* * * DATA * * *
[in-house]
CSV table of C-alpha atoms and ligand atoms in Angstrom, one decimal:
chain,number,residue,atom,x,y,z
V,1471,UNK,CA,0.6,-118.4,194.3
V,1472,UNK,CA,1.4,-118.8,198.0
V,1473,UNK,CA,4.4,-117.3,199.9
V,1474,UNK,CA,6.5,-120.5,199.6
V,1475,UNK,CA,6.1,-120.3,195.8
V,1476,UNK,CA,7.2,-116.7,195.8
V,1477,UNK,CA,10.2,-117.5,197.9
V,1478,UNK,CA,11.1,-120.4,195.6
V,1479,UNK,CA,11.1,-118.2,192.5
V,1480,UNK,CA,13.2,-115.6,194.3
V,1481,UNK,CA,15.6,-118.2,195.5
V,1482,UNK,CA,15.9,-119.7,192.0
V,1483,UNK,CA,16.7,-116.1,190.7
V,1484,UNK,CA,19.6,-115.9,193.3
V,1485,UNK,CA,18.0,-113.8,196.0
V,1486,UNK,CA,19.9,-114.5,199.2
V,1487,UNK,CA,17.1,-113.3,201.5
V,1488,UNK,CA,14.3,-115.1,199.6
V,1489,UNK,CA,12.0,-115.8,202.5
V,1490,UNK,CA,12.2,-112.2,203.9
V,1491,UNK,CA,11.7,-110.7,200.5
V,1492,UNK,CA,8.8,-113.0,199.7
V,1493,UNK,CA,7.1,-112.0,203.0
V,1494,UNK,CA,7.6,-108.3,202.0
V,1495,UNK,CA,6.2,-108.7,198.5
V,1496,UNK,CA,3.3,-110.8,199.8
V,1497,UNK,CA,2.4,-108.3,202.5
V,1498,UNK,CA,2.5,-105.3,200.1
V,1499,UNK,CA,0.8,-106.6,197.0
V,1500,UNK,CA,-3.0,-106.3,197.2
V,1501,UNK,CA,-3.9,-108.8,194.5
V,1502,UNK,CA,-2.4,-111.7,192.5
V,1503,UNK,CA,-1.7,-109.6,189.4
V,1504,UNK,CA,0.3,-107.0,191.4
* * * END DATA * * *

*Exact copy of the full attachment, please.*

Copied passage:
[in-house]
CSV table of C-alpha atoms and ligand atoms in Angstrom, one decimal:
chain,number,residue,atom,x,y,z
V,1471,UNK,CA,0.6,-118.4,194.3
V,1472,UNK,CA,1.4,-118.8,198.0
V,1473,UNK,CA,4.4,-117.3,199.9
V,1474,UNK,CA,6.5,-120.5,199.6
V,1475,UNK,CA,6.1,-120.3,195.8
V,1476,UNK,CA,7.2,-116.7,195.8
V,1477,UNK,CA,10.2,-117.5,197.9
V,1478,UNK,CA,11.1,-120.4,195.6
V,1479,UNK,CA,11.1,-118.2,192.5
V,1480,UNK,CA,13.2,-115.6,194.3
V,1481,UNK,CA,15.6,-118.2,195.5
V,1482,UNK,CA,15.9,-119.7,192.0
V,1483,UNK,CA,16.7,-116.1,190.7
V,1484,UNK,CA,19.6,-115.9,193.3
V,1485,UNK,CA,18.0,-113.8,196.0
V,1486,UNK,CA,19.9,-114.5,199.2
V,1487,UNK,CA,17.1,-113.3,201.5
V,1488,UNK,CA,14.3,-115.1,199.6
V,1489,UNK,CA,12.0,-115.8,202.5
V,1490,UNK,CA,12.2,-112.2,203.9
V,1491,UNK,CA,11.7,-110.7,200.5
V,1492,UNK,CA,8.8,-113.0,199.7
V,1493,UNK,CA,7.1,-112.0,203.0
V,1494,UNK,CA,7.6,-108.3,202.0
V,1495,UNK,CA,6.2,-108.7,198.5
V,1496,UNK,CA,3.3,-110.8,199.8
V,1497,UNK,CA,2.4,-108.3,202.5
V,1498,UNK,CA,2.5,-105.3,200.1
V,1499,UNK,CA,0.8,-106.6,197.0
V,1500,UNK,CA,-3.0,-106.3,197.2
V,1501,UNK,CA,-3.9,-108.8,194.5
V,1502,UNK,CA,-2.4,-111.7,192.5
V,1503,UNK,CA,-1.7,-109.6,189.4
V,1504,UNK,CA,0.3,-107.0,191.4